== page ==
In 19 days (at the time of writing) AR wear (an Anti-Rape clothing company) plans on having raised $50000 in funds to kick start their clothing line. The range will consist of women’s underwear and running shorts, with plans to branch out into travel shorts. All of the items are designed to apparently allow their wearers to feel safer and empowered when they go out.
The idea is that a woman will put on the garment, adjust the sizing and seal the lock, thus leaving her in a kind of reinforced chastity belt which cannot be pulled down or adjusted at the waist or thigh. The items each have a central panel on the thigh, waistband and edging of the leg holes made of “specially designed, cut resistant straps and webbing” as demonstrated with industrial style scissors in the Vimeo video. As they claim on their Idiegogo.com fundraising page, the items will “allow women and girls to passively resist an attacker”.
However, I believe the product will perpetuate rather than diminish rape-culture by allowing for an increase of victim blaming. Now if a girl is raped it will not just be ‘but you were drunk’, ‘you didn’t explicitly say no’ but also ‘why were you not wearing anti-rape wear? You must have not minded being raped’. Indeed the entire video seems to say; ‘OK Girls, we give in, you can wear your short dress out, you can even go out when it’s dark- but only if you wear a padlock over your vagina’.
This puts the blame on the female rape victim. It doesn’t try to solve the issue of men thinking it’s acceptable to force themselves on a woman. Its message is wrapping the women up, making them responsible for the mindless objectifying as a better alternative to dealing with the root of the problem.
There are other issues with the video advertising the products. It’s racist for one. The models are predominantly white or paler females of colour, and as the video narration says they’re in “potentially risky situations” we see a group of pale skinned females walk past a homeless black man, thus reinforcing the outrageous stereotype that all rape victims are white cis-women, and all rapists black cis-men.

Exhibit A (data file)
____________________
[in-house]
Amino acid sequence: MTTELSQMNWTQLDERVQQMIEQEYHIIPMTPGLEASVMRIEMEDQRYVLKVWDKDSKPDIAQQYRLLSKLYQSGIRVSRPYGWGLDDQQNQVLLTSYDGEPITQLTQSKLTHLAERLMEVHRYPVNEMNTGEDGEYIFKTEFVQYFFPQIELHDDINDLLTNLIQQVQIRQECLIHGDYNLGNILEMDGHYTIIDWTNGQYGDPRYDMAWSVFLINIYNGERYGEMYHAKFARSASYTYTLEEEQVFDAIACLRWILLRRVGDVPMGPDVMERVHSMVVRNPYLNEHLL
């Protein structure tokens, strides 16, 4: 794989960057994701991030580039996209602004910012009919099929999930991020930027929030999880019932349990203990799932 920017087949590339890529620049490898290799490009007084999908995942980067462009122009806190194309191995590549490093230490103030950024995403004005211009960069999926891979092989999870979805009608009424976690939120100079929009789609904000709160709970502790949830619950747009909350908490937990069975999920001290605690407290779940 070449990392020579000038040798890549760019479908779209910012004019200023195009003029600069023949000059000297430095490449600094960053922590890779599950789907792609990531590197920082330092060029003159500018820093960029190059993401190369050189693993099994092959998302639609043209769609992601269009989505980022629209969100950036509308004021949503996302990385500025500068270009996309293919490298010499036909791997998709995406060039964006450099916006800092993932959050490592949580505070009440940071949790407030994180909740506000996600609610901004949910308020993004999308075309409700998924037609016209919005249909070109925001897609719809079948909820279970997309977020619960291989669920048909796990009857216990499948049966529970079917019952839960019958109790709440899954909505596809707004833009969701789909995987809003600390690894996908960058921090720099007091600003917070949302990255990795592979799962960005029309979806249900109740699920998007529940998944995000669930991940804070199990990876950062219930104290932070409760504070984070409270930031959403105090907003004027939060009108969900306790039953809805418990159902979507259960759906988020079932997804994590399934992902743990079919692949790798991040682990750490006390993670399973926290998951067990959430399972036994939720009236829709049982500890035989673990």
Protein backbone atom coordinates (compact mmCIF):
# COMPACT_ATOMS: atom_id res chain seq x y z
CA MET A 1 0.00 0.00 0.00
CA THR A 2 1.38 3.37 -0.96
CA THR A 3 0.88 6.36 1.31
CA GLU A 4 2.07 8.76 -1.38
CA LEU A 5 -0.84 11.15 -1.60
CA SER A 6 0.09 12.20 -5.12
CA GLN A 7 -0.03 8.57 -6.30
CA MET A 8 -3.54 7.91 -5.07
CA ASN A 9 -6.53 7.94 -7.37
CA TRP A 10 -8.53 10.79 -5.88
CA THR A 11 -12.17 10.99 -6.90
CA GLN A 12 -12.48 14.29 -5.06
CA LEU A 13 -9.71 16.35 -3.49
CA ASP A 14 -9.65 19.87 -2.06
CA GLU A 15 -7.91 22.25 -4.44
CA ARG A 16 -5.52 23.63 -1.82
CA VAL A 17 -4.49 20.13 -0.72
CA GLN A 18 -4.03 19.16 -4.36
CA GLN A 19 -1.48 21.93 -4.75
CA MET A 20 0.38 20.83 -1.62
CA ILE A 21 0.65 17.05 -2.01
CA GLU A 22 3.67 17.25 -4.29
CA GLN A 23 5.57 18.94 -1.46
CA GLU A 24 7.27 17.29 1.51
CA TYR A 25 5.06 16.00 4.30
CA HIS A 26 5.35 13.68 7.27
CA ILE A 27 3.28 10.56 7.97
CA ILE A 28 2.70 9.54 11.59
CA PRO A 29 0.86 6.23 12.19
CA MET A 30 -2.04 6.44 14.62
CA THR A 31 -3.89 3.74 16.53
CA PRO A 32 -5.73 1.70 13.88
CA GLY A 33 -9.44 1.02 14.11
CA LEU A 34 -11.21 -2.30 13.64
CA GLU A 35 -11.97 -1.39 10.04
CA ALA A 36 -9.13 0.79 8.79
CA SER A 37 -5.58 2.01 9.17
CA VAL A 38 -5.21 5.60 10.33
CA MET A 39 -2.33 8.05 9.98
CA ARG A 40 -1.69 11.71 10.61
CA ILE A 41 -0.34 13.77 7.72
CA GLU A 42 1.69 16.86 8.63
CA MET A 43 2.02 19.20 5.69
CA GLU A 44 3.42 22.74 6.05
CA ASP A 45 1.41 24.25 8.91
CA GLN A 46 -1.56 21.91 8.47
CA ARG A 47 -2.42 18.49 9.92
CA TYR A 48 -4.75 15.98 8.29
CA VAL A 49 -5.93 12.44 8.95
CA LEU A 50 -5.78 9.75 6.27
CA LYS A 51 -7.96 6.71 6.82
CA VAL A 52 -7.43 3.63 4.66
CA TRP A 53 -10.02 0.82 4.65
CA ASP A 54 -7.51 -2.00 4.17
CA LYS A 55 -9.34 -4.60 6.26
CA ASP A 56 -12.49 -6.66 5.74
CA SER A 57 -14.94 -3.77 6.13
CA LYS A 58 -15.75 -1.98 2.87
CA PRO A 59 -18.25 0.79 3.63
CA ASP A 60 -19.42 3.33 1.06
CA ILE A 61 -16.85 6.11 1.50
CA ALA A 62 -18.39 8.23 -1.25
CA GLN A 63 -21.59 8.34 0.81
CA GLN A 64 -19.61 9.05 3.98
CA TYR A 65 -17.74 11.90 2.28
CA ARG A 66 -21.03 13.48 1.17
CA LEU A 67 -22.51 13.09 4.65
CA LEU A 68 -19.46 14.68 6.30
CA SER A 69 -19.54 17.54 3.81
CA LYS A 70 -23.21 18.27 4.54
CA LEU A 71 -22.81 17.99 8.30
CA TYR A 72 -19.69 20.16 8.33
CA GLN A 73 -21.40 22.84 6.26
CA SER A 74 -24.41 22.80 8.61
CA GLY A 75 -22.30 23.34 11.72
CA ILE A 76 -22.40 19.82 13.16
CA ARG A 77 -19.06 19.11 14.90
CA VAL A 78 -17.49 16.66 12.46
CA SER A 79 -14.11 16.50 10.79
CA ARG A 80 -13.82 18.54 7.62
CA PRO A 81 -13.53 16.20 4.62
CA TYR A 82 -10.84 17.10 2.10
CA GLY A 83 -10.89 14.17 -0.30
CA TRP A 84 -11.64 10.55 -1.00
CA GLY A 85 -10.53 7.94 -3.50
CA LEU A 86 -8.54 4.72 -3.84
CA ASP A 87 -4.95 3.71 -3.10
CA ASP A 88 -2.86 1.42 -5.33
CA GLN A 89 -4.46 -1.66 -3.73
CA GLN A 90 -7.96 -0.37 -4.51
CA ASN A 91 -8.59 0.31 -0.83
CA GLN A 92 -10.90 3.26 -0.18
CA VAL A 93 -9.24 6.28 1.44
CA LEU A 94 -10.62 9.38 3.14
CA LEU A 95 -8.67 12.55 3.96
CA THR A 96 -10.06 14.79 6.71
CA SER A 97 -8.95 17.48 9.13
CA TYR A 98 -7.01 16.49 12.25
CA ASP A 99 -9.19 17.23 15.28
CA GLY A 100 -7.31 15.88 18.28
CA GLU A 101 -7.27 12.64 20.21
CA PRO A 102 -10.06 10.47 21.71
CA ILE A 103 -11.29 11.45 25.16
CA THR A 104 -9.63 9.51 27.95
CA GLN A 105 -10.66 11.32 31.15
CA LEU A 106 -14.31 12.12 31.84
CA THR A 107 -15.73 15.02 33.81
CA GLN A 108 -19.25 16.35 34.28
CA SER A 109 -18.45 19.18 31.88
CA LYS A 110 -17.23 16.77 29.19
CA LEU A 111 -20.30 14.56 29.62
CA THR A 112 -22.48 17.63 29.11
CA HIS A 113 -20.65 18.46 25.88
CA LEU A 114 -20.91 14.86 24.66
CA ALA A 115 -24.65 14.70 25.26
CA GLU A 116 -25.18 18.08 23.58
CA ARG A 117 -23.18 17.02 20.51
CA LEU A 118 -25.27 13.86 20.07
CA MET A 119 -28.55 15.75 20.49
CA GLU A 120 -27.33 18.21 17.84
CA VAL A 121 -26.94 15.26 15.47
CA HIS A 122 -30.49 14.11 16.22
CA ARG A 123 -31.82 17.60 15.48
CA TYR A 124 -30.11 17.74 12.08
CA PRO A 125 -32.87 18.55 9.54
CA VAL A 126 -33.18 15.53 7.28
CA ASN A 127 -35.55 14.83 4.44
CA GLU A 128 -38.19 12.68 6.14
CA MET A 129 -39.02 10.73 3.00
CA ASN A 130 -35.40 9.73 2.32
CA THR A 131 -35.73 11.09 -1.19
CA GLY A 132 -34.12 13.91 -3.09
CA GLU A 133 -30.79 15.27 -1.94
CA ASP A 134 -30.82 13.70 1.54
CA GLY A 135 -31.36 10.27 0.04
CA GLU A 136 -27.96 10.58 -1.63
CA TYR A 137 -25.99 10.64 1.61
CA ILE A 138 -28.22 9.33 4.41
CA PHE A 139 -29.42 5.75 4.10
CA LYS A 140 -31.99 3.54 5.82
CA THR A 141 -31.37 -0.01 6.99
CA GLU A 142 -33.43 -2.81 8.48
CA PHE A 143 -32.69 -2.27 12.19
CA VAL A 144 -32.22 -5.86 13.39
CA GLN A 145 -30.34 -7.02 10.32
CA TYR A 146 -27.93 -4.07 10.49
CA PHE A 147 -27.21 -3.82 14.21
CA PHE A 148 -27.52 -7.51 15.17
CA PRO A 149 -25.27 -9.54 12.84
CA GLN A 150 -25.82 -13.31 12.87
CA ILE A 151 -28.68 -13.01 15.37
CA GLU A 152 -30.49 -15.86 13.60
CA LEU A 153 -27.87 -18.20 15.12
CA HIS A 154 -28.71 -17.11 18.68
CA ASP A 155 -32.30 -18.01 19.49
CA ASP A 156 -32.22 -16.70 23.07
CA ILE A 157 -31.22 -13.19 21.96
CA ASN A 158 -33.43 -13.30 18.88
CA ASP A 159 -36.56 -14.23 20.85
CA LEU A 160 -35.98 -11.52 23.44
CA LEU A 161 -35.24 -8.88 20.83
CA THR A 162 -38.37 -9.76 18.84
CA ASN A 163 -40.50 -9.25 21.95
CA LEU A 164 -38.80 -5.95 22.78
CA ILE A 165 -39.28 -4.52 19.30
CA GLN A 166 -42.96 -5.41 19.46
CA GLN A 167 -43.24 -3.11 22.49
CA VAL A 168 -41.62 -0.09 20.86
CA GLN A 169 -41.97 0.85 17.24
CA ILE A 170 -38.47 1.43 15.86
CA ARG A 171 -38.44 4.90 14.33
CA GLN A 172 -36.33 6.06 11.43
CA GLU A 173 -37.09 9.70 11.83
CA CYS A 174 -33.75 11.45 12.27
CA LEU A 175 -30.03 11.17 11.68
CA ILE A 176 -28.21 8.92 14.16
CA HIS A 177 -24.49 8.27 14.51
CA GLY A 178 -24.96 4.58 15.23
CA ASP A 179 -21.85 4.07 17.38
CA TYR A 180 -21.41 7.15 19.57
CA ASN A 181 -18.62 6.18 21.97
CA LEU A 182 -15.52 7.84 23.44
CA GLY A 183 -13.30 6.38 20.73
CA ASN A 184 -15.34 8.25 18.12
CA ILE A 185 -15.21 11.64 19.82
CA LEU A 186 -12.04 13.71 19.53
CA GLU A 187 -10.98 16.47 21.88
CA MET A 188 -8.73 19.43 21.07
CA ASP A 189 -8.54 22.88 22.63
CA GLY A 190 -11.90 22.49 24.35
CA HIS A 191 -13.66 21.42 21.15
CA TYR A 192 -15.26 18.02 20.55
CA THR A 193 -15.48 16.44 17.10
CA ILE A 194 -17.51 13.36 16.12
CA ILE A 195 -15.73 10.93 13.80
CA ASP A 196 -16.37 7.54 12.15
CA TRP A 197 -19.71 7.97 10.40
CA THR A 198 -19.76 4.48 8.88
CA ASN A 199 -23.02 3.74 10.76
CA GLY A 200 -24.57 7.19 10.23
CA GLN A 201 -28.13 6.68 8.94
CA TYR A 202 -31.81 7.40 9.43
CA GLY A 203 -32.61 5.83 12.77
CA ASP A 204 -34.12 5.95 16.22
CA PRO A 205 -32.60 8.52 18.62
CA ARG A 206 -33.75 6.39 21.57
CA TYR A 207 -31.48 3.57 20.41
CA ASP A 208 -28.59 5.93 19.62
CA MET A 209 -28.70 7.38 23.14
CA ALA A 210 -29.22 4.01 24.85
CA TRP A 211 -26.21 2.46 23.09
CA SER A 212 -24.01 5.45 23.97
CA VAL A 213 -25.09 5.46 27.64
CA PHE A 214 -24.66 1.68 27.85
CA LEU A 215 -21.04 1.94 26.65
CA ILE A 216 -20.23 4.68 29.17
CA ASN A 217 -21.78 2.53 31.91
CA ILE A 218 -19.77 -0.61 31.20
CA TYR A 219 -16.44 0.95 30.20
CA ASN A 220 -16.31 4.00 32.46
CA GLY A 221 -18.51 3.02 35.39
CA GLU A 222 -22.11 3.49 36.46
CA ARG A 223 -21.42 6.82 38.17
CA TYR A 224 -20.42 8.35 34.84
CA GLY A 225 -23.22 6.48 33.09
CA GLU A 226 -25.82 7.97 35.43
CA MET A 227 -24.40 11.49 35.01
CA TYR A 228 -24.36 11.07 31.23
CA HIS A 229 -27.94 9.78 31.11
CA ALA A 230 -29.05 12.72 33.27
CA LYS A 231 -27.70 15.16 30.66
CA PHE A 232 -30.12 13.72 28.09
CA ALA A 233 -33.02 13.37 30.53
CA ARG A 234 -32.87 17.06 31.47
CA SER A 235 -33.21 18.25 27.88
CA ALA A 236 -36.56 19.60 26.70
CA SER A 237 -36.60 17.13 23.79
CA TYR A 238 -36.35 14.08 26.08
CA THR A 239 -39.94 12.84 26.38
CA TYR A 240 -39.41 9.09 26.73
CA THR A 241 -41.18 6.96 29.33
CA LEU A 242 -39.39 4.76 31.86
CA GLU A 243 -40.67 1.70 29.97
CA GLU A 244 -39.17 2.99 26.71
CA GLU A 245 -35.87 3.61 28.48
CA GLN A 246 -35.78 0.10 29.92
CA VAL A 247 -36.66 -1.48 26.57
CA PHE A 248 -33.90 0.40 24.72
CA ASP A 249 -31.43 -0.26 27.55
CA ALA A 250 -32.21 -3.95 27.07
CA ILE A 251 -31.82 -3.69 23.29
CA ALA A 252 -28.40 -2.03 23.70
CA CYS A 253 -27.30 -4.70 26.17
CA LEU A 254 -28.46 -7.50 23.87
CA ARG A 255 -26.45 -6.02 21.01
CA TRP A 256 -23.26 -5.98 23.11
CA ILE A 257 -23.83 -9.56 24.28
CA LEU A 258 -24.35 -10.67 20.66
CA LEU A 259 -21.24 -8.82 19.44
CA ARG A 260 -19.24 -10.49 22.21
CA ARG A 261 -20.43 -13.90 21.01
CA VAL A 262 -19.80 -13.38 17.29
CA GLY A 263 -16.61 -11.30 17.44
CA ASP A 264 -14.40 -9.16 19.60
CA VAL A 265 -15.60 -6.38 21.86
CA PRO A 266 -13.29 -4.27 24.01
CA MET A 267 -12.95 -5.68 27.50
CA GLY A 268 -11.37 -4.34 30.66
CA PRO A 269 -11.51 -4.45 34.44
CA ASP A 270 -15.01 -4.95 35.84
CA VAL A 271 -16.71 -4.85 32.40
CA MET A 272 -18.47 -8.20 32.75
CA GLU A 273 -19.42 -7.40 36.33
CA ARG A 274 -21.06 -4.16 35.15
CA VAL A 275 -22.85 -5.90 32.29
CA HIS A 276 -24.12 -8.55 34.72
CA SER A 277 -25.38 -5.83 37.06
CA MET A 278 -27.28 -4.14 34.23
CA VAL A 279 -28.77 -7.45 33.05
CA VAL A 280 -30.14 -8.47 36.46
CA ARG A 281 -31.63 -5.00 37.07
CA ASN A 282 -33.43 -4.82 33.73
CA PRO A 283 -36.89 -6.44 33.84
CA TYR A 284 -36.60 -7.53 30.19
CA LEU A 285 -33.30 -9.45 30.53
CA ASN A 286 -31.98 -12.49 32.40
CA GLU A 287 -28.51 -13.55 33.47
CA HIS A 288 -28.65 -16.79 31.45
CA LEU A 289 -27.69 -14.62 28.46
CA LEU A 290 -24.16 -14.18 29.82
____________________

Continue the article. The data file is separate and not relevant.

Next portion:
Furthermore it does nothing to address that the findings of studies that show percentages of rape by a stranger is 4 per cent, whereas it is 46 per cent of the incidents are committed by “someone you love”. These findings are not isolated, similar figures are frequently quoted in the media. Women cannot wear these chastity belts all the time. The advertising perpetuates the false perception of rapists solely being strangers, being someone who jumps out in the middle of the night. Yet this will not protect them from the majority of situations where a rape could occur.
What is meant to happen after the rapist realises he can’t get the AR wear off anyway? He is hardly likely to just walk off find another; that’s not how rapist phycology works. Indeed the AR clothing may just cause a more dangerous situation as the attacker becomes more aggressive through their frustration.
Women (and men) should never be blamed for sexual abuse they suffer. Ultimately the issue is not what women choose to wear, when they choose to travel, if they have had a drink on the night out. The issue is the rapist. They are who we should condemn, who should be taught how to respect women, who should be locking their genitals into anti-rape wear.